Former National Hockey League forward Todd Ewen died on Saturday at the age of 49.

According to CTV Calgary, police are classifying his death as a suicide from a self-inflicted gunshot wound to the head.

A veteran of 518 games in 11 NHL seasons, Ewen broke into the NHL for the St. Louis Blues in 1986-87. He also spent time with the Montreal Canadiens, Mighty Ducks of Anaheim and San Jose Sharks. He was a member of the Canadiens' Stanley Cup-winning team of 1993. He finished his playing career after the 1996-97 season with 36 goals and 40 assists.

A prolific fighter, Ewen amassed a total of 1,911 penalty minutes over his career, including 146 regular-season fighting majors.

Ewen is the latest in what is becoming a long line of NHL enforcers dying prematurely.

Most recently, former Calgary Flames defenceman Steve Montador was found dead in his home this past February. A veteran of over 600 NHL games, Montador's brain showed signs of chronic traumatic encephalopathy (CTE) according to a study at Toronto's Krembil Neuroscience Centre, where Montador had agreed to donate his brain after his death.

Montador's family is pursuing a lawsuit against the NHL for its part in the head trauma incurred by Montador.

Bob Probert, Ewen's opponent in six NHL fights, died in 2010 of a heart attack. After his death, Probert's brain was donated to the Sports Legacy Institute for study of the effects of concussions and other sports-related brain injuries. Researchers from Boston University found evidence of CTE in Probert's tissue samples.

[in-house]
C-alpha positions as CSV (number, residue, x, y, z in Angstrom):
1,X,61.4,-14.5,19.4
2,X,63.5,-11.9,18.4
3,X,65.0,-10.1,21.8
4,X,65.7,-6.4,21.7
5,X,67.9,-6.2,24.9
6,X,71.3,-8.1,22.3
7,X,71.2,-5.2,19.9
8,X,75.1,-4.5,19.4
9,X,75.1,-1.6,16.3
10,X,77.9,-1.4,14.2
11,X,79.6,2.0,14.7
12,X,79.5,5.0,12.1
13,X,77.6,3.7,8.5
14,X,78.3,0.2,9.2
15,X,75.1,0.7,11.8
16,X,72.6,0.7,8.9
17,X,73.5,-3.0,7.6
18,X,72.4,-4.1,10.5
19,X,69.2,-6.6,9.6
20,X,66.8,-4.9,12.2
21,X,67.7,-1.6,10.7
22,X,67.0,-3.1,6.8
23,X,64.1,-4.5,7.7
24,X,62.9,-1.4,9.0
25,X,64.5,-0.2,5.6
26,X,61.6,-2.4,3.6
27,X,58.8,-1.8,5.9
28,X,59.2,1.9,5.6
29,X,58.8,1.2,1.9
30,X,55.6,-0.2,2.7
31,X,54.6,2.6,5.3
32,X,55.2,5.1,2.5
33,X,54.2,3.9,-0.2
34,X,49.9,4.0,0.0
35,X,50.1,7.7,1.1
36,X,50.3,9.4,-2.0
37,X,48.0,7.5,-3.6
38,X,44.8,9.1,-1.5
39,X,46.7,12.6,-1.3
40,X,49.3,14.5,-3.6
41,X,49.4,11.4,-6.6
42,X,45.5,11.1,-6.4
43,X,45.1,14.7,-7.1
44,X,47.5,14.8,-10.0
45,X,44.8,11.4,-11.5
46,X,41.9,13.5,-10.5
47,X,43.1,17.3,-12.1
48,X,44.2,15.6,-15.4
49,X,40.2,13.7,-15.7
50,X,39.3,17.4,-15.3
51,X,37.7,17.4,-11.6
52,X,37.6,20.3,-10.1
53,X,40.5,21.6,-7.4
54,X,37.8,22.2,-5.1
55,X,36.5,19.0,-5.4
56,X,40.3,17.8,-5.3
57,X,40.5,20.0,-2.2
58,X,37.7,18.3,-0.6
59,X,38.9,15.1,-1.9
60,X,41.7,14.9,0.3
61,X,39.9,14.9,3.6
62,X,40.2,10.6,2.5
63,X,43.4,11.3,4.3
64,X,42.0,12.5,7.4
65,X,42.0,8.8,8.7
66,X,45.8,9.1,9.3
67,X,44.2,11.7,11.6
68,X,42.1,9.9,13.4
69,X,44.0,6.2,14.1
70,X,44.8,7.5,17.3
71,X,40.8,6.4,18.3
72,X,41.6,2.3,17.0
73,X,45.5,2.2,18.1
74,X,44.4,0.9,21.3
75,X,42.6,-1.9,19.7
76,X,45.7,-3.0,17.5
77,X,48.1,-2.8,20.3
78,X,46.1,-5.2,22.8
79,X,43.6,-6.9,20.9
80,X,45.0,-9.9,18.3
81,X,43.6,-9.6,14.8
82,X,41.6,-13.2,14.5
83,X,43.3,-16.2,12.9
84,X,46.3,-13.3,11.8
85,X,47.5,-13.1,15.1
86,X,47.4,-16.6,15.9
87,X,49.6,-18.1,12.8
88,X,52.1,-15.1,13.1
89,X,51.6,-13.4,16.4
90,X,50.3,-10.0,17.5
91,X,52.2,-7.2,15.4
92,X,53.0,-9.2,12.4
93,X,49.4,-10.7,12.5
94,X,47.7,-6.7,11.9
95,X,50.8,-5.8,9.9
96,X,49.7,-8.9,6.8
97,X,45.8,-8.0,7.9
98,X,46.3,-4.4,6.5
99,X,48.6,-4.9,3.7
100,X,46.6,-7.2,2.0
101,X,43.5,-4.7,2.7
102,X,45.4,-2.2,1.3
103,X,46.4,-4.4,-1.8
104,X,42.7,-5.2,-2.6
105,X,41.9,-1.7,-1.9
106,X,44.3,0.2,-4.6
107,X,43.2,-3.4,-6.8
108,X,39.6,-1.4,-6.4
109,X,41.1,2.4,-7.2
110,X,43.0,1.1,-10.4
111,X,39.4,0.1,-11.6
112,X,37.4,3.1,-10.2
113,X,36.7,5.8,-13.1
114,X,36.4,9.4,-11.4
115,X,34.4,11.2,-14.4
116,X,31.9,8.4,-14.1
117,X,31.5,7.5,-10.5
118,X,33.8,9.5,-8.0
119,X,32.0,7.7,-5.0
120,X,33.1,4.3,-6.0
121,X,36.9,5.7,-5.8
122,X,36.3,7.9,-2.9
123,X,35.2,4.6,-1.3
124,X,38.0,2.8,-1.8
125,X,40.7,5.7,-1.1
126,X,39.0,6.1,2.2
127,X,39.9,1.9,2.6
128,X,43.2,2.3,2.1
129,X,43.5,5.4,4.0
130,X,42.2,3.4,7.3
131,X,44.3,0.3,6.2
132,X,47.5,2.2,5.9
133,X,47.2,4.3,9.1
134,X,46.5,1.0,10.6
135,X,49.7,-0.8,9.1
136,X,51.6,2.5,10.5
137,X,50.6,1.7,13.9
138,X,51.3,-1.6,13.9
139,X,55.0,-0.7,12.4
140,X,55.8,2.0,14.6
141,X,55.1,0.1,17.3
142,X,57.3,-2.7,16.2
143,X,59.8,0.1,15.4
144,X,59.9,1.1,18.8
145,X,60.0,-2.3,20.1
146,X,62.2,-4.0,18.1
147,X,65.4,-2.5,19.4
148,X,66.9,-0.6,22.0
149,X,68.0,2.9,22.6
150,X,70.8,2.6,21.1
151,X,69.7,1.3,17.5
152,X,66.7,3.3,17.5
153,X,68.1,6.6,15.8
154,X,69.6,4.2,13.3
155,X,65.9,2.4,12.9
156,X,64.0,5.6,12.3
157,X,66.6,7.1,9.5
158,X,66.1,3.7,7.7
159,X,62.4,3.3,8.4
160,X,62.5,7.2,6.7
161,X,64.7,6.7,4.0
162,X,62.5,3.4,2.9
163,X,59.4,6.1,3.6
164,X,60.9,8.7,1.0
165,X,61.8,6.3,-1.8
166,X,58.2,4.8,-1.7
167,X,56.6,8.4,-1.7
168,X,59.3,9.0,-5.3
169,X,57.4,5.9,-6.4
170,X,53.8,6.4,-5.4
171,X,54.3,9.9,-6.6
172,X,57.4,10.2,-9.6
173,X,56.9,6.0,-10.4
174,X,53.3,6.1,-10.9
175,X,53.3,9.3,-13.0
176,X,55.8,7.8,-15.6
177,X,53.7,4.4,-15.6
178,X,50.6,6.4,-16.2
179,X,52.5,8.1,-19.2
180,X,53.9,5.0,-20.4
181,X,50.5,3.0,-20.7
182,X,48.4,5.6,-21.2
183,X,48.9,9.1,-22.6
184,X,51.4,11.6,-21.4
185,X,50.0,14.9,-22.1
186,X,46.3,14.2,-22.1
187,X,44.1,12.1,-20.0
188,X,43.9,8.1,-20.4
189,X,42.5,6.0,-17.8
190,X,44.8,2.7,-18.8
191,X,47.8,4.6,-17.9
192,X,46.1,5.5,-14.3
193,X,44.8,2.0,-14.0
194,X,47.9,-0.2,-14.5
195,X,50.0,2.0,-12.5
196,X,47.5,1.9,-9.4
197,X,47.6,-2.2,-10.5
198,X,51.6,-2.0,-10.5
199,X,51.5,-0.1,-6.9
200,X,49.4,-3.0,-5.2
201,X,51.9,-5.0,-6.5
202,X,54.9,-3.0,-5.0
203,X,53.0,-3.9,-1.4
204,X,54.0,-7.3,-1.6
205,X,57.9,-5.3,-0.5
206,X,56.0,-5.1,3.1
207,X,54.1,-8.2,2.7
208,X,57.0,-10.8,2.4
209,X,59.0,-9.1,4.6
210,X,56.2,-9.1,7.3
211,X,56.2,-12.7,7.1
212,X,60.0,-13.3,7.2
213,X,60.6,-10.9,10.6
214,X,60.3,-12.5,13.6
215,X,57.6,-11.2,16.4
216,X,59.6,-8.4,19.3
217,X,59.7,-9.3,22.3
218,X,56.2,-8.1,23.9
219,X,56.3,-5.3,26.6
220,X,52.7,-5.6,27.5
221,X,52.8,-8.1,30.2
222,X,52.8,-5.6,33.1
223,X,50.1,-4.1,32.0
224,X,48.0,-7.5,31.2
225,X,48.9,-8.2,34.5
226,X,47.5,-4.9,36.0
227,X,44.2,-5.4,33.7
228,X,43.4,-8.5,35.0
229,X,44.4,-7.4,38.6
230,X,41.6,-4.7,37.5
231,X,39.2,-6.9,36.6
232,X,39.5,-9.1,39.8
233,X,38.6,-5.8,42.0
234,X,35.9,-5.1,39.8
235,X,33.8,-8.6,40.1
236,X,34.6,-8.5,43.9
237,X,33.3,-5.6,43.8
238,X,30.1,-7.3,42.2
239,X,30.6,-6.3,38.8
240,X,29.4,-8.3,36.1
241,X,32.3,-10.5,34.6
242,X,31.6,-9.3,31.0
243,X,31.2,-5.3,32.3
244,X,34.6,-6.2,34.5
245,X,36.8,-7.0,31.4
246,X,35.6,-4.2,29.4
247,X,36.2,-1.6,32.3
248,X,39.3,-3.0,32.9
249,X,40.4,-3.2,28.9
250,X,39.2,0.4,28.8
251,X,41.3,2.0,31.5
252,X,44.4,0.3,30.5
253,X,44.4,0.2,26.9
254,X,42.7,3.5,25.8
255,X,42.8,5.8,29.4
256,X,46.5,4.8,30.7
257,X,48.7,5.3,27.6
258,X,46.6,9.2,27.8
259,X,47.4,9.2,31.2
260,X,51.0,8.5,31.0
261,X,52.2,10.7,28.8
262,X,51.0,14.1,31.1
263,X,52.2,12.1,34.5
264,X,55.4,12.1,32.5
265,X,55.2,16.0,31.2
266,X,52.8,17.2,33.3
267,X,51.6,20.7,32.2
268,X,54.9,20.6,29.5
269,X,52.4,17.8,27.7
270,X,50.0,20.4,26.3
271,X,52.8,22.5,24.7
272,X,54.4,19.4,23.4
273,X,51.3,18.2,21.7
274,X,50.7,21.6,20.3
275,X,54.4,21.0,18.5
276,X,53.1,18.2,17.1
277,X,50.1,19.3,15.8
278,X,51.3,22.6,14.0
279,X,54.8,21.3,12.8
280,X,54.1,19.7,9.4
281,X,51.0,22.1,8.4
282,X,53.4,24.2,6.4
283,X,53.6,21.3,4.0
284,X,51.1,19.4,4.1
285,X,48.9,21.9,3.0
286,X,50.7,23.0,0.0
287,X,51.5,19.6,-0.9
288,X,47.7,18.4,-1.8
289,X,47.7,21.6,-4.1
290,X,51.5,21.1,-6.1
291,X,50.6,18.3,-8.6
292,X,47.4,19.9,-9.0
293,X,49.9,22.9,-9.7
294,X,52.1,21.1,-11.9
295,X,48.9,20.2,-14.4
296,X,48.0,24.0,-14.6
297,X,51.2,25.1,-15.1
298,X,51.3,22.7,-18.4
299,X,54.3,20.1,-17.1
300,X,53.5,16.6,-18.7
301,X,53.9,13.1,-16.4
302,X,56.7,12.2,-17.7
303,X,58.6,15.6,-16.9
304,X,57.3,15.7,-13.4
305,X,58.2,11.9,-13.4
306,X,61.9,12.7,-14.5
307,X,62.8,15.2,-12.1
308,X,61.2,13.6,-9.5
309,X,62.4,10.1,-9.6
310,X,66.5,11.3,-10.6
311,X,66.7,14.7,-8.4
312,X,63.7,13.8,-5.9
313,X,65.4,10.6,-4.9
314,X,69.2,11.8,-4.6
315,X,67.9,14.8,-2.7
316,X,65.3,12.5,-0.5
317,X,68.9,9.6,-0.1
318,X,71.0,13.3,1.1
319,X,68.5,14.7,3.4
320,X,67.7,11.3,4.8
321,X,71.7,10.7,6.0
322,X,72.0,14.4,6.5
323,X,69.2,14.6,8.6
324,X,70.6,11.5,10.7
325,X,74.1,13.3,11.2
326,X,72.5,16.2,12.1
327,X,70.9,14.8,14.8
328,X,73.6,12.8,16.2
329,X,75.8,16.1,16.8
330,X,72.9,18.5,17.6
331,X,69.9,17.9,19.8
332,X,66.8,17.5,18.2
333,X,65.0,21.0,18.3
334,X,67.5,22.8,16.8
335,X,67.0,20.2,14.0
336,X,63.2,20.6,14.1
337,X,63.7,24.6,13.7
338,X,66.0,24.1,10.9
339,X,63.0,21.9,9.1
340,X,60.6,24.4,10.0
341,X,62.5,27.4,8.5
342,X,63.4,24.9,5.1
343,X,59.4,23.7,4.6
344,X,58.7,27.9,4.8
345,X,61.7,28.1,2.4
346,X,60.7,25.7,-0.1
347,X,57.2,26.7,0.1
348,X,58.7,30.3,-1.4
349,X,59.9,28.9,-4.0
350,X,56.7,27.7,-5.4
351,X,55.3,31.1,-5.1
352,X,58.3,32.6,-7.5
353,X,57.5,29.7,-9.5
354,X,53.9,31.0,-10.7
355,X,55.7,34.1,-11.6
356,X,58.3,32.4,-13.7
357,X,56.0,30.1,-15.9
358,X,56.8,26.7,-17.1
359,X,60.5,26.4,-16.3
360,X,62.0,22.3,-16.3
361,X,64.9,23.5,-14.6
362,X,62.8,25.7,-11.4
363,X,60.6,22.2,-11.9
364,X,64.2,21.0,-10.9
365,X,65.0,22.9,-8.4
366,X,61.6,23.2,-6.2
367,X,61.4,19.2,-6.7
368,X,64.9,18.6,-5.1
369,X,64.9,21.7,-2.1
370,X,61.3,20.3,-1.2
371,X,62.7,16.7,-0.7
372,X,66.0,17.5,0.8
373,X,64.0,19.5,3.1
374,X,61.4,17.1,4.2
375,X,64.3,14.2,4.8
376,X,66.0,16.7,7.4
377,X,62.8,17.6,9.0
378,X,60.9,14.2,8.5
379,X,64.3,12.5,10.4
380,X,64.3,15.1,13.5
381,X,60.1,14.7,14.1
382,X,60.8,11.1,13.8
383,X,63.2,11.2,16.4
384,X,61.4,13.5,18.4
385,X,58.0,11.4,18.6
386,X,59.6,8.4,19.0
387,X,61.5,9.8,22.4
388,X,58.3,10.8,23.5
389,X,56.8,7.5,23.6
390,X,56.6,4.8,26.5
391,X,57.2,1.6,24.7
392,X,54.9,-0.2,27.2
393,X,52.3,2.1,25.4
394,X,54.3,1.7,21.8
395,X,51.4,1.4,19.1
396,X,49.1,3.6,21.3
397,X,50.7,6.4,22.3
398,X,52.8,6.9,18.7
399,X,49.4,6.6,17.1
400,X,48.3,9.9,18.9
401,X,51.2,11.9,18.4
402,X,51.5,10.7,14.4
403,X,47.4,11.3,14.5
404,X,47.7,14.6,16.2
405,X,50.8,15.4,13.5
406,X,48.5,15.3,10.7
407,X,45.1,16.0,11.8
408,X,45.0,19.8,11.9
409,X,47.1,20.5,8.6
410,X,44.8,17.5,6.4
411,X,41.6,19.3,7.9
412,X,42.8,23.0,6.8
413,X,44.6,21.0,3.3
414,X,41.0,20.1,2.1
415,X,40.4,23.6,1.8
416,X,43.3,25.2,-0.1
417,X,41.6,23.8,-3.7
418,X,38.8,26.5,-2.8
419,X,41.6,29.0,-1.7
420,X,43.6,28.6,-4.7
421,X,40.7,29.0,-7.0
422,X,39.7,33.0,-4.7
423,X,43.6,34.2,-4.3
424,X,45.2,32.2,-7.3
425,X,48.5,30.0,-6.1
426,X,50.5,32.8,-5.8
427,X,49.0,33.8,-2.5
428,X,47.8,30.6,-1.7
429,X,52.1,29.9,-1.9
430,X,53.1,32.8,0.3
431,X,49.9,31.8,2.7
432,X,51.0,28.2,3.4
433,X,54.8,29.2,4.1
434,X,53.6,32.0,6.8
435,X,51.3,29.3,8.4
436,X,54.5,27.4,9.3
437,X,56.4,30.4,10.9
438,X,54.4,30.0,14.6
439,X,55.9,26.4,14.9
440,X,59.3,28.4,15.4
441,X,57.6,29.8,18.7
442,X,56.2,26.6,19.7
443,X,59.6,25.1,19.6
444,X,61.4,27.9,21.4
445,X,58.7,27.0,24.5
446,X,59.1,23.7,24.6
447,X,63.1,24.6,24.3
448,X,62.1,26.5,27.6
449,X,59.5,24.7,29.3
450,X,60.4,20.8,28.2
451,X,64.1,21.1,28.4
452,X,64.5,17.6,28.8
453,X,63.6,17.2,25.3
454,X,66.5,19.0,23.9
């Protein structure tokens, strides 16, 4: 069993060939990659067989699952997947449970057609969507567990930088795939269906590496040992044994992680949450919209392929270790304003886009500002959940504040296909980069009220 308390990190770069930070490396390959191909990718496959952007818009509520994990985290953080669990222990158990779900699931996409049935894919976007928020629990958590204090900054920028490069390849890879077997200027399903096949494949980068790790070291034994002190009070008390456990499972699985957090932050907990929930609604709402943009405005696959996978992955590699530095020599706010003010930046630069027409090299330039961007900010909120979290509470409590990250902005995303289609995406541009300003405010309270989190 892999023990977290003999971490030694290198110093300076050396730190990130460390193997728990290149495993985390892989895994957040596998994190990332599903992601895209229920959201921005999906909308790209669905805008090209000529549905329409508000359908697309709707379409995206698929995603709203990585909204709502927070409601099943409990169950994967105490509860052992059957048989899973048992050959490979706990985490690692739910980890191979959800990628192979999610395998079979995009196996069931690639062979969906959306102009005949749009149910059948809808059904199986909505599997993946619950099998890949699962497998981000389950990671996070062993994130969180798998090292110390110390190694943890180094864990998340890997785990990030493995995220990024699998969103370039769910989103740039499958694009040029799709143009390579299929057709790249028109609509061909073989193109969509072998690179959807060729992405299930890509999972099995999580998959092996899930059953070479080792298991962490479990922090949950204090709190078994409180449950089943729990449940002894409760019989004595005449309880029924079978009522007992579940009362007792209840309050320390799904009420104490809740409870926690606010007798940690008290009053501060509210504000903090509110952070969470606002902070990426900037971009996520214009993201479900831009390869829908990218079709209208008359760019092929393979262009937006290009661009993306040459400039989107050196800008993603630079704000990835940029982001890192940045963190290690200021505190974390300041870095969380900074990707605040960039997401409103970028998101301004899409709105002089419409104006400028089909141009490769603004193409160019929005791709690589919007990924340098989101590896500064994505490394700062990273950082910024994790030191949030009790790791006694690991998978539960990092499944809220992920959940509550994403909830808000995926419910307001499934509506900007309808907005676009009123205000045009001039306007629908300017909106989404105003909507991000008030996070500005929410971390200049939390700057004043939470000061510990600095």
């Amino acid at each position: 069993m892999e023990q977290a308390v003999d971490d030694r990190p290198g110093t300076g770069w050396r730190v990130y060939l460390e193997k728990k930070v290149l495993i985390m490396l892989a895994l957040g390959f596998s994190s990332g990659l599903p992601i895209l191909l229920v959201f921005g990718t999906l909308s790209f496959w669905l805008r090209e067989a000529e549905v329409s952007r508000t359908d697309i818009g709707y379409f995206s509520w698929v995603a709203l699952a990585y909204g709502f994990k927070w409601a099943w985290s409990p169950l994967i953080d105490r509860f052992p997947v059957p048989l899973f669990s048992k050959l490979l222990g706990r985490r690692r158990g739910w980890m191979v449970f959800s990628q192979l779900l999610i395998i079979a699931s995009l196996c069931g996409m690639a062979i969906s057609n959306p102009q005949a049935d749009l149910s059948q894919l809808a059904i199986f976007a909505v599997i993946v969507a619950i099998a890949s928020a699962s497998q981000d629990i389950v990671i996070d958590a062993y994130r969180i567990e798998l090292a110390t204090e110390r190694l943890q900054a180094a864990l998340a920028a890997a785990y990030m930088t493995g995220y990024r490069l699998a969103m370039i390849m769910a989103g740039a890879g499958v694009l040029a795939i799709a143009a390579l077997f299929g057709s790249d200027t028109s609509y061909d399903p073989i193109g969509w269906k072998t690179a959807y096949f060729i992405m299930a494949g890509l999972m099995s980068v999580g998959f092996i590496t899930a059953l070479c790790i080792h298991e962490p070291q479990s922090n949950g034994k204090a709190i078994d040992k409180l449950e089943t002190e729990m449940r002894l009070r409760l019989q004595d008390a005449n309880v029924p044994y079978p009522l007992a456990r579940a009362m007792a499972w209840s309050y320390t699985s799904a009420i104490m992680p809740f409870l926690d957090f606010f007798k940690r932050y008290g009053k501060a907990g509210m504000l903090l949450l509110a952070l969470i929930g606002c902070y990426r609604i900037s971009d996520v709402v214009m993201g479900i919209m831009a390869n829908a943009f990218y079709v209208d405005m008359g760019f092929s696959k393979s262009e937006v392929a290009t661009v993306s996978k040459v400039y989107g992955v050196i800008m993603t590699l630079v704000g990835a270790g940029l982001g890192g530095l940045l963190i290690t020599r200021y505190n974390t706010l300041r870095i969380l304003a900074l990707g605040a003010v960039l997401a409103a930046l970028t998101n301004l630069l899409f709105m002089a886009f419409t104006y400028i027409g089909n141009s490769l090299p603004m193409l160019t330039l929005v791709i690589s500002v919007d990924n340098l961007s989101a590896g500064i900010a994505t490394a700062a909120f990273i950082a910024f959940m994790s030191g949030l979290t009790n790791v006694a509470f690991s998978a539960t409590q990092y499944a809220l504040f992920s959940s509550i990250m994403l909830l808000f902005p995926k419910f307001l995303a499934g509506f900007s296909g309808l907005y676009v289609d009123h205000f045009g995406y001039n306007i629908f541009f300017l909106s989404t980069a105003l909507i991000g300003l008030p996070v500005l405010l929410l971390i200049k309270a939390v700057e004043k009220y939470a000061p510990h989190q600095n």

In 2011, three enforcers were found dead, all from unnatural causes, in a four-month span.

Minnesota Wild and New York Rangers forward Derek Boogaard died in May of an accidental overdose of oxycodone and alcohol. A posthumous study on Boogaard's brain, also at BU, found more advanced CTE than in Probert's. According to the study, Boogaard, 28 at the time, would have likely suffered from dementia in middle age.

Vancouver Canucks forward Rick Rypien was found dead in his home in August. The cause of death was later confirmed as suicide. The 27-year-old Rypien had taken a leave from hockey as he struggled with depression for the better part of his career.

Later that month, former Toronto Maple Leafs forward Wade Belak was found dead in a Toronto hotel room at the age of 35. A cause of death was never formally established, but his family believed it to be accidental. Belak's parents confirmed that their son, retired following a 16-year NHL career, too, had suffered from depression.